The short coming of a distance-based transit fare system

October 3, 2013

yesterday, transport action BC (a group I am member of) got contacted by a TV network, on this topic, so here below, is what has been provided, as a discussion base on the topic:

I could entertain a Hong Kong type model:

  • distance based on the rail network.
  • fixed route based price n the bus system (with time variation on/off peak, but not distance based variation)

That is:

A compromise between and “ideal” economic model and a pricing model, simple enough to be understandable by people is required

an Octopus reader on a KMB bus in Hong Kong: price is simple and easy to understand, (no surprise price) – credit photo wikipedia

you want to know how much you gonna pay when you board the bus…not finding it out afterward!
that is also true for trains, but the train system can be made pretty clear, at the station’s Ticket Vending Machine.

distance pricing on bus open a Pandora box: what distance we are talking about?
… bus are able to pound many extra miles on a trip looking very short on the map:

As for this bus route 405 in Richmond, it is very common for bus route to do many detours, loop,… before bringing you to your destination: should you pay for all that extra mileage you didn’t ask for?

Just Imagine what you could think if a cab driver (charging by the distance) was using the bus 405 route for a trip from Ikea to a temple on Number 5 road in Richmond…

Vancouver region is full of those circuitous routes…

Distance doesn’t reflect the cost to provide a bus transit service

The cost to provide a bus service is mainly based on the time spent on the road, not the driven distance, by the bus [2]:
It is commonly admitted than bus driver wages and benefits account for ~70% of the operating cost of a bus, and wages are paid based on a time, not a distance, base.

  • bus 5 (Robson) average speed is barely better than 10km/h
  • bus 555 (PortMann express) zip along Hwy 1 at 100km/h

It is almost as expensive for Translink to provide a bus seat between Granville and Denman (1.6km), than it is to provide a bus seat between Carvolth exchange in Langley and Braid station in New Westminster (20km). Why the later one should cost more?

The real problem to address
The real problem is to encourage people to use bus off peak, or alternative route to the more congested one:
examples include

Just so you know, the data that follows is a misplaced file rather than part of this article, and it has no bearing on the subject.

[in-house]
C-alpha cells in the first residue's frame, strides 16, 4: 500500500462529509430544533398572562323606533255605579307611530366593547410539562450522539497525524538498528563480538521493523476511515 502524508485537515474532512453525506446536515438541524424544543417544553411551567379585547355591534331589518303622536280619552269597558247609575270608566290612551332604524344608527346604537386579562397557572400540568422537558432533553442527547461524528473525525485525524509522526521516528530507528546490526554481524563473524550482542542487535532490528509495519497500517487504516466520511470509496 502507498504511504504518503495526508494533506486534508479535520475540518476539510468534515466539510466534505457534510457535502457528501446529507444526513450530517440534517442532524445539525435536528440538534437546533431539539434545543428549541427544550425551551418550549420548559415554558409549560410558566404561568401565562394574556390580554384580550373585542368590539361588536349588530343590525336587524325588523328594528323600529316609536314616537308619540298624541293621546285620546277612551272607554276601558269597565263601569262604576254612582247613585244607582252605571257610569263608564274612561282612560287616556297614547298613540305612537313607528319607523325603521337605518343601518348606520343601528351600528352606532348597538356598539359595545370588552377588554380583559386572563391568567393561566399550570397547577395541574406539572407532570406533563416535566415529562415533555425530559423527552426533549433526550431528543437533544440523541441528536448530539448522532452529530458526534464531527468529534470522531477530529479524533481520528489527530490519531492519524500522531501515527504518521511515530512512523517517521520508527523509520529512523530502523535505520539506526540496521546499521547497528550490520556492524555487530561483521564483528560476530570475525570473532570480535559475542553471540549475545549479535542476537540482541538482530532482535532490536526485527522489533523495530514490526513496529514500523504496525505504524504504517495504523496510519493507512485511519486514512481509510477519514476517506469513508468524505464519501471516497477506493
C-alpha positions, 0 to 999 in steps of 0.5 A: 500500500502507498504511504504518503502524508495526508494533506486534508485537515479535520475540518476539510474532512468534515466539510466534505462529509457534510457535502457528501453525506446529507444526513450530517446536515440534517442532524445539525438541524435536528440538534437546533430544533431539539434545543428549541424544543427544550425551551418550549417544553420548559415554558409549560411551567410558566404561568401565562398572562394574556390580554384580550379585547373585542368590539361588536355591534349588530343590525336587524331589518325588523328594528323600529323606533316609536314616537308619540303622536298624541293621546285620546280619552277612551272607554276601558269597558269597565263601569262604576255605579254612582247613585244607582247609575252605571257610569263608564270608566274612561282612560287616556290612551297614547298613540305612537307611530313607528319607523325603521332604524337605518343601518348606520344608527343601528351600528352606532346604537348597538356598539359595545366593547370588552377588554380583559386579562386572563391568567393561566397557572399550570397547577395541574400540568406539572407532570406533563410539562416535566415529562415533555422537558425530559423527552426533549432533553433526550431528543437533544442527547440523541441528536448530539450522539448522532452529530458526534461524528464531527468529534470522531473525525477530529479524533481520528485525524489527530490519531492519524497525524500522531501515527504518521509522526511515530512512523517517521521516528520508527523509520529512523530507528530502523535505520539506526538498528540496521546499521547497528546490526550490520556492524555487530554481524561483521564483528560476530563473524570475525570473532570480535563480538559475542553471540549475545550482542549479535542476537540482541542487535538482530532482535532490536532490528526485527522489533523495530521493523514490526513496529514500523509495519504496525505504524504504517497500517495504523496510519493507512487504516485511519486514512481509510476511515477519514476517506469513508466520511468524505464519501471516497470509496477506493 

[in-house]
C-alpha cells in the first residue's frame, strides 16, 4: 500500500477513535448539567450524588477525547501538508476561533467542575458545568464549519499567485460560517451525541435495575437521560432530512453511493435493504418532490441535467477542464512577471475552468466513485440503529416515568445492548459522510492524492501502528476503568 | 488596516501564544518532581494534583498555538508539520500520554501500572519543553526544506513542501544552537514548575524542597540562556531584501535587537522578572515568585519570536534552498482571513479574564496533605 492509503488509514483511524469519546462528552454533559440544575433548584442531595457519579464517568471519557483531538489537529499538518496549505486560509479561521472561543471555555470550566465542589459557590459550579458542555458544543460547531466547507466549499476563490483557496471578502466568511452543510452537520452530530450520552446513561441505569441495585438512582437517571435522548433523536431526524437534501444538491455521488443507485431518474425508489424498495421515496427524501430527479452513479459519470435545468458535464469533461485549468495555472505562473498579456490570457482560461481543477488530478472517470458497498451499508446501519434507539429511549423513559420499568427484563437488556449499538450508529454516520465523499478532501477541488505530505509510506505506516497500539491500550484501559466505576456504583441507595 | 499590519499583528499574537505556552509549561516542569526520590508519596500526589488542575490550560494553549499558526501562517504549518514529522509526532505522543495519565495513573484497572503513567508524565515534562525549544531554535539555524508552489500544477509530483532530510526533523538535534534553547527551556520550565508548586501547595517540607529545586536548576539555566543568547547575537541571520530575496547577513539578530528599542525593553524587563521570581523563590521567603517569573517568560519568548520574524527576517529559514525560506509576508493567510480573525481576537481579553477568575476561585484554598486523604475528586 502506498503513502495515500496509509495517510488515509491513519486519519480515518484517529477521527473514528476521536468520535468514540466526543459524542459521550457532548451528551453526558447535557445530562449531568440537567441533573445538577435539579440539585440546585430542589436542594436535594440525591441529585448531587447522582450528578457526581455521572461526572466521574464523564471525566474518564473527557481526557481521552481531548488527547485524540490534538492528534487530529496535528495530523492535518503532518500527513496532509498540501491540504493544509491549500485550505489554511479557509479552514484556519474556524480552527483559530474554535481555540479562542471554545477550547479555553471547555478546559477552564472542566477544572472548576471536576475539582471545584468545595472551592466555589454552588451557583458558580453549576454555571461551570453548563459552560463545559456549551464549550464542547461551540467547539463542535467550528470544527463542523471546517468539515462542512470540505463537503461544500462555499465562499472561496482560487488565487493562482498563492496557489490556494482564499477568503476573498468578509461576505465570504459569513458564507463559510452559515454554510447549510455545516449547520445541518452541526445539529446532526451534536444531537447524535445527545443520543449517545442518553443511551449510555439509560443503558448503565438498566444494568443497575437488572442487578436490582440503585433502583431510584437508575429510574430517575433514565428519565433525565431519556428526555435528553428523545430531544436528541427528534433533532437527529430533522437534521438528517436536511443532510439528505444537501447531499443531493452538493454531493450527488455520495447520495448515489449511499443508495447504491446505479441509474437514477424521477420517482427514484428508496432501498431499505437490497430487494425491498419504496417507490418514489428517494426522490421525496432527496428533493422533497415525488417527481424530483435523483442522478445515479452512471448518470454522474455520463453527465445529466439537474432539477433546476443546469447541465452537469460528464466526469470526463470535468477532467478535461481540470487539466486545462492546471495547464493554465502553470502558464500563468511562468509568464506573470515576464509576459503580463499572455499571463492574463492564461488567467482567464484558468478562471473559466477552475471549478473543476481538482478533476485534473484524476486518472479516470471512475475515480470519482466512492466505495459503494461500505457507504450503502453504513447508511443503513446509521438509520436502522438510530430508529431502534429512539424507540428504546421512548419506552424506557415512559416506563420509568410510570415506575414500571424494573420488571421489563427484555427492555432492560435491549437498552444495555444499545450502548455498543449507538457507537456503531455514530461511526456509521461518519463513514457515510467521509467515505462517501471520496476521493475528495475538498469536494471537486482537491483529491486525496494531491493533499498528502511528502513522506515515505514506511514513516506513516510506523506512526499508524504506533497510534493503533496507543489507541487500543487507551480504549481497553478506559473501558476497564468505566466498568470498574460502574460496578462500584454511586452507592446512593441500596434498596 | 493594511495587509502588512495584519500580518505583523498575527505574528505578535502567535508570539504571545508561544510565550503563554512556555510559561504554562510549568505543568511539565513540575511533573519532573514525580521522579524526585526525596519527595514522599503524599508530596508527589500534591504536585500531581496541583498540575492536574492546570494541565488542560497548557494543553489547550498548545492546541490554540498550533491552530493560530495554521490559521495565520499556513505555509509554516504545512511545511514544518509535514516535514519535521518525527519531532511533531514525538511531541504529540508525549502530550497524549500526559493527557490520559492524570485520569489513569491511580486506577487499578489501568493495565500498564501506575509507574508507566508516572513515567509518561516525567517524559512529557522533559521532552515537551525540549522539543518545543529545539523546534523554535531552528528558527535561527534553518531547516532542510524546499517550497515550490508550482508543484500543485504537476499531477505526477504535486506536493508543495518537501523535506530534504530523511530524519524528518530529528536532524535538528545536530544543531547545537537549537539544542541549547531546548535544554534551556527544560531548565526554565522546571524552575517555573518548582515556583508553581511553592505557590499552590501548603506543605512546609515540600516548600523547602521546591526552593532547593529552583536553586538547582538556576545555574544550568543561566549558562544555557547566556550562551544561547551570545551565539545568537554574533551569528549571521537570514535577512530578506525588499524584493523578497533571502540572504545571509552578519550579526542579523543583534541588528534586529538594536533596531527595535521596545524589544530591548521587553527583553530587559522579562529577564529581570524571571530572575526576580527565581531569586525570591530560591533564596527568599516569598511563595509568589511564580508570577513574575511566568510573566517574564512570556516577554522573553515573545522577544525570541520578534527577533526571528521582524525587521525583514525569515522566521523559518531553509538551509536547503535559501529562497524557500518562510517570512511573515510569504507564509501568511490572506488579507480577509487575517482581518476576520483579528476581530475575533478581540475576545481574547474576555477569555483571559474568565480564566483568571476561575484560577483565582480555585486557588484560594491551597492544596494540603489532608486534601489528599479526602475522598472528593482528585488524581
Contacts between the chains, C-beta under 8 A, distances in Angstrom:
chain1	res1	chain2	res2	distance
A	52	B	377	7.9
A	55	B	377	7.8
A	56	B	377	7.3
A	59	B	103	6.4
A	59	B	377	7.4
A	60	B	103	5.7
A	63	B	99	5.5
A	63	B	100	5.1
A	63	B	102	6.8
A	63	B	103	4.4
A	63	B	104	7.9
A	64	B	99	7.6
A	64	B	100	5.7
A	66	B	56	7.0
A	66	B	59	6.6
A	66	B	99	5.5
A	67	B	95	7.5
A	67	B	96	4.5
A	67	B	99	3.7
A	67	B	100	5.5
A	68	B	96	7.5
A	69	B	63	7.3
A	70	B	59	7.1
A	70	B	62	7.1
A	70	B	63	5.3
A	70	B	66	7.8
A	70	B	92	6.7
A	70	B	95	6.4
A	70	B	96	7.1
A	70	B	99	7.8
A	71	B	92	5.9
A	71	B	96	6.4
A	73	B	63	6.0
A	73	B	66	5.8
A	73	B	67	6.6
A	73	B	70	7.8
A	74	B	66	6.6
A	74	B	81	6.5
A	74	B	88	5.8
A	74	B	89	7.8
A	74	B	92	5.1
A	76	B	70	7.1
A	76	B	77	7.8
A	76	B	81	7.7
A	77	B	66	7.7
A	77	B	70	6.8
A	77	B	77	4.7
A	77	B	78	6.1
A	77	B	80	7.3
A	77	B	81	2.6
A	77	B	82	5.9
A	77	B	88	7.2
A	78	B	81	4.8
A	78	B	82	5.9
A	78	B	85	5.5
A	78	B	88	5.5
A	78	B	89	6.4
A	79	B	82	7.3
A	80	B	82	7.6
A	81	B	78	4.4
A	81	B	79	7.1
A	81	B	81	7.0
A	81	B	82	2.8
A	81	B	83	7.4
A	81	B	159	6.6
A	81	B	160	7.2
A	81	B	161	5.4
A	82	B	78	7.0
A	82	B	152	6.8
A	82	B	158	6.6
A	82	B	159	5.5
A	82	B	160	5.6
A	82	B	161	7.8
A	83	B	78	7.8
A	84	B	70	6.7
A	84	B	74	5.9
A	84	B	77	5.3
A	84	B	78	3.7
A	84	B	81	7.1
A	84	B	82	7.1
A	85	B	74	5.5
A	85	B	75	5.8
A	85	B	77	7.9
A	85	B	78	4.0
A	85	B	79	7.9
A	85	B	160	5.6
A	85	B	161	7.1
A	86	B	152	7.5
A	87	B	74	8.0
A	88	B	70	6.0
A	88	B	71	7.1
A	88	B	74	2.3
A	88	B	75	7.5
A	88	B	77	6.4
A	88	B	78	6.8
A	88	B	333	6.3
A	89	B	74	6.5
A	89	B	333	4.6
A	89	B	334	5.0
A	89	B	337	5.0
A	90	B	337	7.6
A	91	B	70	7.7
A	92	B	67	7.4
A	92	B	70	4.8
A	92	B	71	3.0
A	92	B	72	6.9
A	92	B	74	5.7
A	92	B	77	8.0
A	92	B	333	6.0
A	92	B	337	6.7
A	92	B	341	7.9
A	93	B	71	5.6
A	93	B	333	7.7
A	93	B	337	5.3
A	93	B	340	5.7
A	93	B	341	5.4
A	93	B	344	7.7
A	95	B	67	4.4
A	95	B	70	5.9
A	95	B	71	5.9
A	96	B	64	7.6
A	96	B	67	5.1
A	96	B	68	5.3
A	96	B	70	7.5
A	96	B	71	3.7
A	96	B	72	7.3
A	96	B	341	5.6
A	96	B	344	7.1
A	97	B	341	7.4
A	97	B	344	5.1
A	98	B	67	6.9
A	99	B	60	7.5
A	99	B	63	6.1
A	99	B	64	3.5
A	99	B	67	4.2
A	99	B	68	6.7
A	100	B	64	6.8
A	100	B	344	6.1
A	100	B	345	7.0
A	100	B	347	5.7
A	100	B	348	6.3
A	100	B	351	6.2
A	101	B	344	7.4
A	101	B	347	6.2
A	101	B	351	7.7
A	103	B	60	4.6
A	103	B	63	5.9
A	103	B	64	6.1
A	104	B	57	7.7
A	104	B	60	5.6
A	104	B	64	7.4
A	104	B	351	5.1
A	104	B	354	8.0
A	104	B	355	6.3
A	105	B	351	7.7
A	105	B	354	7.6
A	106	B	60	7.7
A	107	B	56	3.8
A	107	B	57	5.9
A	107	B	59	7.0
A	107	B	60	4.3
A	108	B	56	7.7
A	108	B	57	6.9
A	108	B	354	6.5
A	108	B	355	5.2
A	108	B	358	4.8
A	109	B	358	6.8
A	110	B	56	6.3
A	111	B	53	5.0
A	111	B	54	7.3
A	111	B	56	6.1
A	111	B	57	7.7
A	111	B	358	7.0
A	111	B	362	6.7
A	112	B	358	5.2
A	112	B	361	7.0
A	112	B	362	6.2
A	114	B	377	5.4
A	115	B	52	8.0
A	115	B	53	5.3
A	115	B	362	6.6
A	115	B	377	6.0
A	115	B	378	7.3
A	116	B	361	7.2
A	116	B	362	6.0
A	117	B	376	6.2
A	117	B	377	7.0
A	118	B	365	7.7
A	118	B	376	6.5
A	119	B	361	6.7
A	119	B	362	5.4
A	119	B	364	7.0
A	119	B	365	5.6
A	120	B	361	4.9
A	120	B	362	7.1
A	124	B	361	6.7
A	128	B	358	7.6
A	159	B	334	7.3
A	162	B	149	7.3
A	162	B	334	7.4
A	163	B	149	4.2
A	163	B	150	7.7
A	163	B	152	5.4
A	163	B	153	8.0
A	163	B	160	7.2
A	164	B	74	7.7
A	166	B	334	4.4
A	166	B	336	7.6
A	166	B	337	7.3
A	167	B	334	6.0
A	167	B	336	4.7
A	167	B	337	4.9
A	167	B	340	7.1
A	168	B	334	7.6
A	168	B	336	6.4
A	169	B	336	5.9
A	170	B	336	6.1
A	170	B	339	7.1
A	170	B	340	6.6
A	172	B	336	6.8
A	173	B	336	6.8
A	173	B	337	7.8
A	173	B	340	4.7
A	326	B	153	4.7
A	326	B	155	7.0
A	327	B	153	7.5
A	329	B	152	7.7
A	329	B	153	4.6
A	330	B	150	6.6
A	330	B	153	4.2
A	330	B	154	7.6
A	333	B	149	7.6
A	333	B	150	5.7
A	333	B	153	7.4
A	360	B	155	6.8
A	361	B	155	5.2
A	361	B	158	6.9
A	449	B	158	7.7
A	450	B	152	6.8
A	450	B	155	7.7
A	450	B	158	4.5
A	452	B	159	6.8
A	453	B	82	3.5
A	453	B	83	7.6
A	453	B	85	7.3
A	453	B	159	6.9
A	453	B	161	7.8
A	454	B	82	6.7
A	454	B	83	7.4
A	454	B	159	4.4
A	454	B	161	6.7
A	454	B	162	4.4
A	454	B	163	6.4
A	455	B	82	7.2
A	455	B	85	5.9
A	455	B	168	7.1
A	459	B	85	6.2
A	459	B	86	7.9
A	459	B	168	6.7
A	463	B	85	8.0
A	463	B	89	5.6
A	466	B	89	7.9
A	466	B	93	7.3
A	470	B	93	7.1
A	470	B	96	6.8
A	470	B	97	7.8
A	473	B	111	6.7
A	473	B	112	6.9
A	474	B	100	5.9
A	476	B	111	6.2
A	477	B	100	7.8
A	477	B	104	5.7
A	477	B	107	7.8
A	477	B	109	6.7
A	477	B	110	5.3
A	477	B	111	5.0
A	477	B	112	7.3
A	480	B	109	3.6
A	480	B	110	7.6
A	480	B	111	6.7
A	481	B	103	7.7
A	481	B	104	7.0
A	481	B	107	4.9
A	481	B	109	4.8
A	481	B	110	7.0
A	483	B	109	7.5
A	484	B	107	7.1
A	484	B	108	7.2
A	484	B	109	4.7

• encourage people to bus 84 rather than bus 99.
  • encourage people to use the bus 96B rather the bus 320, on 104th avenue when they don’t need to travel east of Guilford

this to make an overall better usage of the transit system …That is: it is more a yield management model than a distance based fare model which is needed.

[1] I plan to write further on the bus 96B and 320 interaction: recently published letters in the Surrey leader, (“Transit woes continue in North Surrey” and “Transit changes make no sense“, in their Sept 30th, 2013 edition) high-light a real network design problem

[2] The bus operating cost/hr is defacto the metric used by Translink to assess the operating cost of its bus routes, as illustrated in its bus performance service review


4 Responses to “The short coming of a distance-based transit fare system”

  1. daka_x Says:

    The issue with the 96 B-Line and the 320 is not a network design issue; it’s just that riders are too incompetent to check out the 96 B and its benefits.

    For example, a 320 rider to 152nd St who just missed a 320 and would then be on the hook for 15 minutes for the next one, could grab the next 96, which may overtake that 320 on the way to Guildford Exchange where the transfer can be made. This not only gets the 96 used, it frees up the 320 for people who actually need it. This also may give the rider a more comfortable ride as the rider skips the most crowded segment of a line and boards when most of the crowd has dispersed.

    Other average 320 riders could walk just one or two blocks to reach a stop serviced by the 96.